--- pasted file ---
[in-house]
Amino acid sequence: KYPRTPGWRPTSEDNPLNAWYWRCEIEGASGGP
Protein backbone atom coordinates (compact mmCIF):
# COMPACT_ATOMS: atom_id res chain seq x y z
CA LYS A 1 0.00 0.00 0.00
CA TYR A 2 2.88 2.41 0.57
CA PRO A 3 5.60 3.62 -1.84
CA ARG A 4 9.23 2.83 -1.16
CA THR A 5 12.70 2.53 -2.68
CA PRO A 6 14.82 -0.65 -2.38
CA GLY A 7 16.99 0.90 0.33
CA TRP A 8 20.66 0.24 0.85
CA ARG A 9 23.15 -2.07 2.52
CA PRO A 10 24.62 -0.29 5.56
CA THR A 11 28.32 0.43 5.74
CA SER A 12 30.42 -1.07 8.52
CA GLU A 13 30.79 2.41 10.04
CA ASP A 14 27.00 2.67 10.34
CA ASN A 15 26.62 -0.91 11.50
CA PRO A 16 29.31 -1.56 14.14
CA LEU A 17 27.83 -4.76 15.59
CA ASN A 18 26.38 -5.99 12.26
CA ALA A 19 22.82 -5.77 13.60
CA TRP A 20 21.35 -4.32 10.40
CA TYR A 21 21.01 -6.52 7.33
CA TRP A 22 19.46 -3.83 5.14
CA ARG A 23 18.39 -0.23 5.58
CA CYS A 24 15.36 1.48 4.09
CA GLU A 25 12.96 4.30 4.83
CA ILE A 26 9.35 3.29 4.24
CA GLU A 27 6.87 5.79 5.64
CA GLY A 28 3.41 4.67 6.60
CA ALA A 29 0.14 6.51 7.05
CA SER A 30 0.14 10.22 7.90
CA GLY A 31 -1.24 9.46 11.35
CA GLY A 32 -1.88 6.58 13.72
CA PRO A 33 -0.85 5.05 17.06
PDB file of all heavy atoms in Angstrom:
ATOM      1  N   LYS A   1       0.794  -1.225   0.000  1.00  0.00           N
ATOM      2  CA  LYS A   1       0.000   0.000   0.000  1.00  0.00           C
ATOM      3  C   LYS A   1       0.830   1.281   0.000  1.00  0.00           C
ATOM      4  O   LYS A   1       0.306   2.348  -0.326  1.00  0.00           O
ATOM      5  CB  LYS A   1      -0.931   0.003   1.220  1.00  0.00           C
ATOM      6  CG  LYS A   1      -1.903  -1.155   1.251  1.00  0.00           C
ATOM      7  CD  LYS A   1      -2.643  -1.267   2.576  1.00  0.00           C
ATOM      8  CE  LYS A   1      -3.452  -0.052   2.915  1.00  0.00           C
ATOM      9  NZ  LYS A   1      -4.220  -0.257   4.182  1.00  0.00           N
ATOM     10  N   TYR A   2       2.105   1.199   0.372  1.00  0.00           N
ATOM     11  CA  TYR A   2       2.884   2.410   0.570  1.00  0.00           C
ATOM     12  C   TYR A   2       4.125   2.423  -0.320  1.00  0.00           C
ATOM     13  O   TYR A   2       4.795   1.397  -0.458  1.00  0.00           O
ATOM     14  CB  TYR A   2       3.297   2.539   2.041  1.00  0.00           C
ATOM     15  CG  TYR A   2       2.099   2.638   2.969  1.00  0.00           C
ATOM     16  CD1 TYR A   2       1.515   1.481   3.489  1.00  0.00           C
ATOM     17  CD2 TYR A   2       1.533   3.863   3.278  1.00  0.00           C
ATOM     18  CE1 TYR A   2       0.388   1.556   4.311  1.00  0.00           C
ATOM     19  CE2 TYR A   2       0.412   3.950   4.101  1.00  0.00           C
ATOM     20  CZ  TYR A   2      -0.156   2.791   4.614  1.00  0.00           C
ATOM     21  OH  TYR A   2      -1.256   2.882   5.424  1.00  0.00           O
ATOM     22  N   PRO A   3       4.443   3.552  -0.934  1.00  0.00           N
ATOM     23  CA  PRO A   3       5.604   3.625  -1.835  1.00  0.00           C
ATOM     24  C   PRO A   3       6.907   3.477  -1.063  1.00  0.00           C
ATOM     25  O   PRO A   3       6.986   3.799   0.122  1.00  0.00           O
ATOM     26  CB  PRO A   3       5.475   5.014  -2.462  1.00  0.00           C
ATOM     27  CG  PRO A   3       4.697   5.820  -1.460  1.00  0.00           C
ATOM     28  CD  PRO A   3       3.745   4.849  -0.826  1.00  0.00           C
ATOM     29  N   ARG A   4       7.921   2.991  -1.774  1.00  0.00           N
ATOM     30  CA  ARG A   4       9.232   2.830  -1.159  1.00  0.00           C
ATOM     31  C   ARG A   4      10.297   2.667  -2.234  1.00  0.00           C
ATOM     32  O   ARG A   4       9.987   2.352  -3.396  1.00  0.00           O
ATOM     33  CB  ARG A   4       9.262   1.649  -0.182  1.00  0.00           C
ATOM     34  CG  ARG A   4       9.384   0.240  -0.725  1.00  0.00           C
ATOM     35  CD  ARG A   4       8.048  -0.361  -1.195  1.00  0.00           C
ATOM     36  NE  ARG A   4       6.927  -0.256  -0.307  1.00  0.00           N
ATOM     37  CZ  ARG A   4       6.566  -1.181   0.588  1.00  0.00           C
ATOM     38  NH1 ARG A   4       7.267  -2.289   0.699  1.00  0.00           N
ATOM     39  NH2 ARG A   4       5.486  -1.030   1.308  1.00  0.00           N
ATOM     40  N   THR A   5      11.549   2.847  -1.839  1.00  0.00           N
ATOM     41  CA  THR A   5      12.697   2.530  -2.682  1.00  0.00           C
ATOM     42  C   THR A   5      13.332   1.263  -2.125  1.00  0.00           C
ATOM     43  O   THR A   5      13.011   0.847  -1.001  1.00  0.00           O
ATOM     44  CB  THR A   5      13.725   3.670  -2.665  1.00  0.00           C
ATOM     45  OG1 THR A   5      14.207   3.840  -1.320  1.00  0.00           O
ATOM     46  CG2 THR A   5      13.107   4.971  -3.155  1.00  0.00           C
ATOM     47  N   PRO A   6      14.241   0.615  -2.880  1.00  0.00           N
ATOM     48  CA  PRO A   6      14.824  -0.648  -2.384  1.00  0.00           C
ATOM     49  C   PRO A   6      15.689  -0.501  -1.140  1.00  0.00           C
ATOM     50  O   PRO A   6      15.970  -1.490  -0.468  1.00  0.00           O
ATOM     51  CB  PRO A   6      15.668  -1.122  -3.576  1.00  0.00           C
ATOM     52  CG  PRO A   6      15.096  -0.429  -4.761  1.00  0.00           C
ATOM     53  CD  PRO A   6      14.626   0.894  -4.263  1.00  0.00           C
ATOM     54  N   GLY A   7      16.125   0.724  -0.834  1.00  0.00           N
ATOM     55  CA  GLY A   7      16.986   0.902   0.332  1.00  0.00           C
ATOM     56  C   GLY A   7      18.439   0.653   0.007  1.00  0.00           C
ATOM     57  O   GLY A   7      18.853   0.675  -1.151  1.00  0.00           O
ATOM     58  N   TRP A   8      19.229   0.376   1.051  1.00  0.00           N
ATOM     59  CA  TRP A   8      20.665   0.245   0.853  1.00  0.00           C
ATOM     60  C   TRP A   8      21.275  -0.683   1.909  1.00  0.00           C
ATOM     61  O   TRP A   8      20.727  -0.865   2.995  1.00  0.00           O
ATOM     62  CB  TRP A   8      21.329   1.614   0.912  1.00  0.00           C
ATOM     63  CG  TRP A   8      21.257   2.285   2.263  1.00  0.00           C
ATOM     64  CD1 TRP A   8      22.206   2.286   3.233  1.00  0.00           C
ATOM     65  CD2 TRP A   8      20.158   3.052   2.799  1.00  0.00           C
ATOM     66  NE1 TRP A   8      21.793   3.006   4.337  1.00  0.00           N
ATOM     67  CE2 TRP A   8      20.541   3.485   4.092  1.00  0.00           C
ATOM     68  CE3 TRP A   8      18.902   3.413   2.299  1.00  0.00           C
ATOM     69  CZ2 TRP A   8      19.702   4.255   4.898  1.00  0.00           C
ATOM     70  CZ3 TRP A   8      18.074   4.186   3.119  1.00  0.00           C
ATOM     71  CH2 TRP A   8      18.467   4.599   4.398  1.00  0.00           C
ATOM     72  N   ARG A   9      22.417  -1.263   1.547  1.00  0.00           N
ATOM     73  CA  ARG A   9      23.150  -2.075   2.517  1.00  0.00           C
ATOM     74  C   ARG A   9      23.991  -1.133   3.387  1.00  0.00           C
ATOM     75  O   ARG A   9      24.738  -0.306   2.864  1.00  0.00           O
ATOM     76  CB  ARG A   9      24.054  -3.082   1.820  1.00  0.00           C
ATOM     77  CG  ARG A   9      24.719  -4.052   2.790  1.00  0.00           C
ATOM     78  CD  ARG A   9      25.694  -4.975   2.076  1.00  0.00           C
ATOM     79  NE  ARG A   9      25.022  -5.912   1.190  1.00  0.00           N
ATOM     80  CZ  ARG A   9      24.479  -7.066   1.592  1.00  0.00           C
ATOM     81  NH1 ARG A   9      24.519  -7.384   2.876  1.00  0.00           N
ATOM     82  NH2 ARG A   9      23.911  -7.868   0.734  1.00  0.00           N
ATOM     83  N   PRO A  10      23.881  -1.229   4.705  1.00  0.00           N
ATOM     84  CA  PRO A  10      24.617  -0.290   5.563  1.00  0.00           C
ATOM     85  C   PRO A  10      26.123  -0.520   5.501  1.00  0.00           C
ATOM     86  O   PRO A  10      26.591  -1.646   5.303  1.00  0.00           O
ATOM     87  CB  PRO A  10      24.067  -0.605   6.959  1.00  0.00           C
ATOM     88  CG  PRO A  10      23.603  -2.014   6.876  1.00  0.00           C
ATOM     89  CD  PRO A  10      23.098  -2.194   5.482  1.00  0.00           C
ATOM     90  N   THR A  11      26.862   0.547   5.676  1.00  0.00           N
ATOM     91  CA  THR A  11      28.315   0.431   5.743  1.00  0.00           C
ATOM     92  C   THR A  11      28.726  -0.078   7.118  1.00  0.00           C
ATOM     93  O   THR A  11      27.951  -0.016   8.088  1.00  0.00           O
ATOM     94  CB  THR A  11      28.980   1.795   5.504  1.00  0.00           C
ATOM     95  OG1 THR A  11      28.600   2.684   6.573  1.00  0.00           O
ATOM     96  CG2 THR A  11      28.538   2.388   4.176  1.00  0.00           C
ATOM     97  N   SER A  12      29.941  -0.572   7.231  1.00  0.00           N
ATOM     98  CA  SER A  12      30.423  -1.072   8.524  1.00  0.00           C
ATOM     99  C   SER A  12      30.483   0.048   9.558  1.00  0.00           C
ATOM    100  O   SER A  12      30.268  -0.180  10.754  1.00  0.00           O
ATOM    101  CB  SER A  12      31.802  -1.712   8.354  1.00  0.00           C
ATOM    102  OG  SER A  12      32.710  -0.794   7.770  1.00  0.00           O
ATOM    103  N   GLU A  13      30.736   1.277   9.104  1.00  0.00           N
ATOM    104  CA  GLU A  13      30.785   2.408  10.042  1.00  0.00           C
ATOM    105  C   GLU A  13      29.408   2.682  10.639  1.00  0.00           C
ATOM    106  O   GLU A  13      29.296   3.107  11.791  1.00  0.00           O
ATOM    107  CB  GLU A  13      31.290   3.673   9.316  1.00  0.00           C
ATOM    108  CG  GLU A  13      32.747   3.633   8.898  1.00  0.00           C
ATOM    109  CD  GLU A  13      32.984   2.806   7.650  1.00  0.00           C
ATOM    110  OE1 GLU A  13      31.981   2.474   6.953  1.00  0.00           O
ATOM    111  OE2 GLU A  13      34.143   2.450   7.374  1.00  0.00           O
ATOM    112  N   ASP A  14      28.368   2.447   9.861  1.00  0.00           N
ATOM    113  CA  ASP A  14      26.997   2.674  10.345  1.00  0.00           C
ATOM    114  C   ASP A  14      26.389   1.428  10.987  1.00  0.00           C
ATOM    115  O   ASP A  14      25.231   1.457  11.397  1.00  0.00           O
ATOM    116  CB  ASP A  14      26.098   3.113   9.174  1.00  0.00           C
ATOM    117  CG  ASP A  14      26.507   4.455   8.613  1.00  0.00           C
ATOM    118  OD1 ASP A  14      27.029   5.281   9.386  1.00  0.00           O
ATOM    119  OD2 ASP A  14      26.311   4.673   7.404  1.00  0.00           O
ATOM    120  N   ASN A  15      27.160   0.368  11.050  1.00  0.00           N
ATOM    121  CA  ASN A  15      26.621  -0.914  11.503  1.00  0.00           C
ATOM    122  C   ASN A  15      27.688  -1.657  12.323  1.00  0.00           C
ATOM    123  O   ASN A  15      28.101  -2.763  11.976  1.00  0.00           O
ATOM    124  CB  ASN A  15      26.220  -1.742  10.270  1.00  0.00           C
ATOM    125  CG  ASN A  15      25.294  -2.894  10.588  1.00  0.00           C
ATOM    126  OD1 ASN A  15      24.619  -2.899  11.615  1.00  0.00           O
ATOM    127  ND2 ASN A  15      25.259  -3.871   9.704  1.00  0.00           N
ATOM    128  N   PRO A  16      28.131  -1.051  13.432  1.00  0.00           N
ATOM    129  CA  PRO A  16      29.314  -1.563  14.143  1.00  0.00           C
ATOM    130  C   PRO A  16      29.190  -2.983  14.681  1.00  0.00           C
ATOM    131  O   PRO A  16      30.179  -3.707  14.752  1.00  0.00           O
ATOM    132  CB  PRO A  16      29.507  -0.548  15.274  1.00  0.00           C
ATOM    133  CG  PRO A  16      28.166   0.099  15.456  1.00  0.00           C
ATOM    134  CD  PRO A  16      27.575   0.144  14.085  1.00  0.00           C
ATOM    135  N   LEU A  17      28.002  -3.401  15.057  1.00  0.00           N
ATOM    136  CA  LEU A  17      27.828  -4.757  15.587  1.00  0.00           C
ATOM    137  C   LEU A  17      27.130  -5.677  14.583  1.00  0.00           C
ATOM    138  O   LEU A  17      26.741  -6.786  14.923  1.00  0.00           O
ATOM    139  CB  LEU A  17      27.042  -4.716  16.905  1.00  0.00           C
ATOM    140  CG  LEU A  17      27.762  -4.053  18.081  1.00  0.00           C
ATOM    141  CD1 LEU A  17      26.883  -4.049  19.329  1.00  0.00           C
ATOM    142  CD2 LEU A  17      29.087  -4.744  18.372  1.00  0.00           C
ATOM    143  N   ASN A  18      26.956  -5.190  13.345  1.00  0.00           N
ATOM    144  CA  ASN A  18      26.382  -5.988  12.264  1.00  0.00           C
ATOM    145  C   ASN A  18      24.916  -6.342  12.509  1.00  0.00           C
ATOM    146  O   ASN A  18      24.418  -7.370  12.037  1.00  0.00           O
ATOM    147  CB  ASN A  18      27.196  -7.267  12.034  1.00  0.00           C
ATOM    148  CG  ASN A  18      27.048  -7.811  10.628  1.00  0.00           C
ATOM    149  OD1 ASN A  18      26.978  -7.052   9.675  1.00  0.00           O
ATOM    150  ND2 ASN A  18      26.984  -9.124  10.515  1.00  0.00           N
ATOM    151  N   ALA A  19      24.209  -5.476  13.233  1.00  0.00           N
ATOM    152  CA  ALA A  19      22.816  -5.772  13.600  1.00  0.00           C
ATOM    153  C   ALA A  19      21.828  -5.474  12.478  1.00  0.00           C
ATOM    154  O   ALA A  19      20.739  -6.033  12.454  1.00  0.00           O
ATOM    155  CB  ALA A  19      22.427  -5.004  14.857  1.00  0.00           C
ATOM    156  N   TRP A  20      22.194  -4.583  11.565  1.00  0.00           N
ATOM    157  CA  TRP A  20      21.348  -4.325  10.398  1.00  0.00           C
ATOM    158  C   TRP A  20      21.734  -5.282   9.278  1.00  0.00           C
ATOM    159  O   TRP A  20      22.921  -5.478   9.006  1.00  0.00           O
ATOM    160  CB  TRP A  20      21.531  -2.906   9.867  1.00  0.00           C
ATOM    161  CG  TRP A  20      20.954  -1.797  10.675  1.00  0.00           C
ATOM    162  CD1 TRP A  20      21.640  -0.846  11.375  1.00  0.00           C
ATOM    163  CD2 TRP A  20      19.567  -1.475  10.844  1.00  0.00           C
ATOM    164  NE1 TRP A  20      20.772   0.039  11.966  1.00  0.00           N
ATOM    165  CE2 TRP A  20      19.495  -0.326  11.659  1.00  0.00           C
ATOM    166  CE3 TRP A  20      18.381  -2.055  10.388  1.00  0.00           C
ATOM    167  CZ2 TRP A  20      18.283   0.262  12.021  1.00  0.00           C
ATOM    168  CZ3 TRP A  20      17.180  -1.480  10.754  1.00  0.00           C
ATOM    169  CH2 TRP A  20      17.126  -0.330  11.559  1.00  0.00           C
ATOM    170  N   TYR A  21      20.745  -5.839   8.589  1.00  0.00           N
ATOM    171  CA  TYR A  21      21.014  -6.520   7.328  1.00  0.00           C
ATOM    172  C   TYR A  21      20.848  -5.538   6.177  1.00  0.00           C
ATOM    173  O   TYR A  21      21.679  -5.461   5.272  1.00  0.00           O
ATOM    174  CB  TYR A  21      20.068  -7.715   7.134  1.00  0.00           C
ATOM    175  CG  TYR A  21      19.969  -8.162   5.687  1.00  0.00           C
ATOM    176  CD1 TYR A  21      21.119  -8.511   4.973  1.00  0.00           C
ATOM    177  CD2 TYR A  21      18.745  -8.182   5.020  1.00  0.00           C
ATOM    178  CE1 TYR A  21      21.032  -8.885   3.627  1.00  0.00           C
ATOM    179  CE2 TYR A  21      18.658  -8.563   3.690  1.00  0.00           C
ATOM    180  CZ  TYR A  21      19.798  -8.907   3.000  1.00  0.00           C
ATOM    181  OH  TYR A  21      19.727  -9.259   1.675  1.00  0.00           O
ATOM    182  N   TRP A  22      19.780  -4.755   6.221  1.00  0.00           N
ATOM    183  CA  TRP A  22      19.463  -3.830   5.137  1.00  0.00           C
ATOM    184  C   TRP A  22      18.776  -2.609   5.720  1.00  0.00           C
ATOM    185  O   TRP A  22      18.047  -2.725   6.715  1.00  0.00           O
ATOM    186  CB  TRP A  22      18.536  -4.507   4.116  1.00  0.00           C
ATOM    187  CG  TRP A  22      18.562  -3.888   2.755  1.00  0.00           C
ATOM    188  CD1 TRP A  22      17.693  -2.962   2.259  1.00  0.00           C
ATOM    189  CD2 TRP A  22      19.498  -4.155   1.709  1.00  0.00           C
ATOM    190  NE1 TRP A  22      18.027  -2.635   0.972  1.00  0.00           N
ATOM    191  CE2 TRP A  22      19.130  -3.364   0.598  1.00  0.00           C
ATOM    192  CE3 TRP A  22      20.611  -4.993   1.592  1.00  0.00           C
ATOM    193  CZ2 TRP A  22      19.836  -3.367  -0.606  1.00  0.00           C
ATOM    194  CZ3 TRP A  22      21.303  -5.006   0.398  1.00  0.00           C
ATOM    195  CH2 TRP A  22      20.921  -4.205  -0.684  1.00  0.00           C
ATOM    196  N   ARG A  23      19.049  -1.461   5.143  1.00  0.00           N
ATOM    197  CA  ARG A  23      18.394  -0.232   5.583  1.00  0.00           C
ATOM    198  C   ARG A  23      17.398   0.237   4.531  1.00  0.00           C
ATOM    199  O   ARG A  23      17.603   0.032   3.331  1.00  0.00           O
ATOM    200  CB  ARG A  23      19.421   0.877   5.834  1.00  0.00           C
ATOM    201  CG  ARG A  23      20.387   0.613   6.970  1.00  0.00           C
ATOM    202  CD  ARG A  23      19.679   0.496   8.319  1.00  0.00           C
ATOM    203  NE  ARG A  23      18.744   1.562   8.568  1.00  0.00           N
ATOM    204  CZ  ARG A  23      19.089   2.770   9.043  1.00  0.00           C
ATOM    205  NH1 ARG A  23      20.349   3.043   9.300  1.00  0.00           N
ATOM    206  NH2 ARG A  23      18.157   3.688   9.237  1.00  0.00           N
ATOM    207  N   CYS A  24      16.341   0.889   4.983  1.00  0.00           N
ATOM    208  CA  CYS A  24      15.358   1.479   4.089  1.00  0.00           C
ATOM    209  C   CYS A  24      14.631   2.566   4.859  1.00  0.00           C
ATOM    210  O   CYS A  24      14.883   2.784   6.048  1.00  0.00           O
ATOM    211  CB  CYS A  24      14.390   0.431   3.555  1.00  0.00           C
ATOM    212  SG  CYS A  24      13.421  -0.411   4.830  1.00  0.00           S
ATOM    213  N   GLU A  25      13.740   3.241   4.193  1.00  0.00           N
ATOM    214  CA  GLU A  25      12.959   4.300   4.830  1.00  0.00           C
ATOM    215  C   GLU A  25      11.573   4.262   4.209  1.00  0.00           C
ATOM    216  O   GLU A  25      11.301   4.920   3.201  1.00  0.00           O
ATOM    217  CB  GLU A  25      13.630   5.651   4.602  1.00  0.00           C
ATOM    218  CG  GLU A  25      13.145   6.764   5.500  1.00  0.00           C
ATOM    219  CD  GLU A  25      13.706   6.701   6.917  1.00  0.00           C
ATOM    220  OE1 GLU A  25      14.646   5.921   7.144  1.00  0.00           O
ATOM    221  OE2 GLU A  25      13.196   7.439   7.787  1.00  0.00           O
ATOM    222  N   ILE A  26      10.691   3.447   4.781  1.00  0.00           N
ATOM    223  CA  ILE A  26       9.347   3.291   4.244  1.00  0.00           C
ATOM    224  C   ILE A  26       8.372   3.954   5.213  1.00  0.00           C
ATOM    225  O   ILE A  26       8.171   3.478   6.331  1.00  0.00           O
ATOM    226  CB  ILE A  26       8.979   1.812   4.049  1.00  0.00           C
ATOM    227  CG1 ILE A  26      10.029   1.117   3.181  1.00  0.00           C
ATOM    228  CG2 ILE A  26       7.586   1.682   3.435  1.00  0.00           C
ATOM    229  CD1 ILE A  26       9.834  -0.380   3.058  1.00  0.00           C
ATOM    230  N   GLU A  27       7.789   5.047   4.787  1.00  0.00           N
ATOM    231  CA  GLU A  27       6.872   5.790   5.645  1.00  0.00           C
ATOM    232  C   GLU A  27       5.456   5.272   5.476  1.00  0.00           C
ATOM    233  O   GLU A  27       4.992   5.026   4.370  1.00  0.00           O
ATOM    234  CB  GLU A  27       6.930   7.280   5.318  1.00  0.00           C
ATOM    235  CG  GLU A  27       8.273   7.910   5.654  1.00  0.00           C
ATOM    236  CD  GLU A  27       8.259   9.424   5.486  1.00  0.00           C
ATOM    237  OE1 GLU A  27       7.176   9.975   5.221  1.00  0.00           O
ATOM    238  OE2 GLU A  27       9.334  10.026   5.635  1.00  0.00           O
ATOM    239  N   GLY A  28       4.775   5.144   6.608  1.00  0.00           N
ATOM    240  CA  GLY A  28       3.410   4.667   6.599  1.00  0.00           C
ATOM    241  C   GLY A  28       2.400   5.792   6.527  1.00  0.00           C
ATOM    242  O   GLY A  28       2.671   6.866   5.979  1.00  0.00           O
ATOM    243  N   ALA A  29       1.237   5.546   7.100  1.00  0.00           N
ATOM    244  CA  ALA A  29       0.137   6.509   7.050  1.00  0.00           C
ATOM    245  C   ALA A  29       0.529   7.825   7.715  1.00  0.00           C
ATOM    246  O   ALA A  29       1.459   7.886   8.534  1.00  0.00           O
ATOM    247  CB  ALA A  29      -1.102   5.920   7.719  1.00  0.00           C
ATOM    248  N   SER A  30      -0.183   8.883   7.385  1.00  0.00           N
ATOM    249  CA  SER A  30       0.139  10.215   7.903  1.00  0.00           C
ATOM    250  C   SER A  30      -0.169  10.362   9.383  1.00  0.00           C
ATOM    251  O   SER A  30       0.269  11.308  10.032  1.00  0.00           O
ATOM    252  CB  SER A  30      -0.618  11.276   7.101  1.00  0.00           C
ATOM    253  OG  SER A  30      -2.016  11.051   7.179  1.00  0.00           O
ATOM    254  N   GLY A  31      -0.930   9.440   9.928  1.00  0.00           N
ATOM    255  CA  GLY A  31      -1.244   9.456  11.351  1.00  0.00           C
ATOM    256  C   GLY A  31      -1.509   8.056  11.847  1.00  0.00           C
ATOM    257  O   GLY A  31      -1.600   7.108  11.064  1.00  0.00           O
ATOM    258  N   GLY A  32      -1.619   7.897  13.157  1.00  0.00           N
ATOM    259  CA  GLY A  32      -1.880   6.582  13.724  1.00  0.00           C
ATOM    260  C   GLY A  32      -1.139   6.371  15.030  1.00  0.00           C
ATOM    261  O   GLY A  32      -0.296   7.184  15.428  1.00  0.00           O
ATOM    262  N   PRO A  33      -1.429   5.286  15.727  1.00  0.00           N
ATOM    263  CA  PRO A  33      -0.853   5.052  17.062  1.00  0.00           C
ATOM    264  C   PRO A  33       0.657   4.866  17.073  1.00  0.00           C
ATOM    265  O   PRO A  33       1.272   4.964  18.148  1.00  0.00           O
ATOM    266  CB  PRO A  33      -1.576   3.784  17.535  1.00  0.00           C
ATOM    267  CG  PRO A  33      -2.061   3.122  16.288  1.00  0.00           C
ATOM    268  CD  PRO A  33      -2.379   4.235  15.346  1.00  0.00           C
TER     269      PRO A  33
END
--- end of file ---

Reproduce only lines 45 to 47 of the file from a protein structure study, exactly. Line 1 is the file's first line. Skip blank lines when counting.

ATOM      7  CD  LYS A   1      -2.643  -1.267   2.576  1.00  0.00           C
ATOM      8  CE  LYS A   1      -3.452  -0.052   2.915  1.00  0.00           C
ATOM      9  NZ  LYS A   1      -4.220  -0.257   4.182  1.00  0.00           N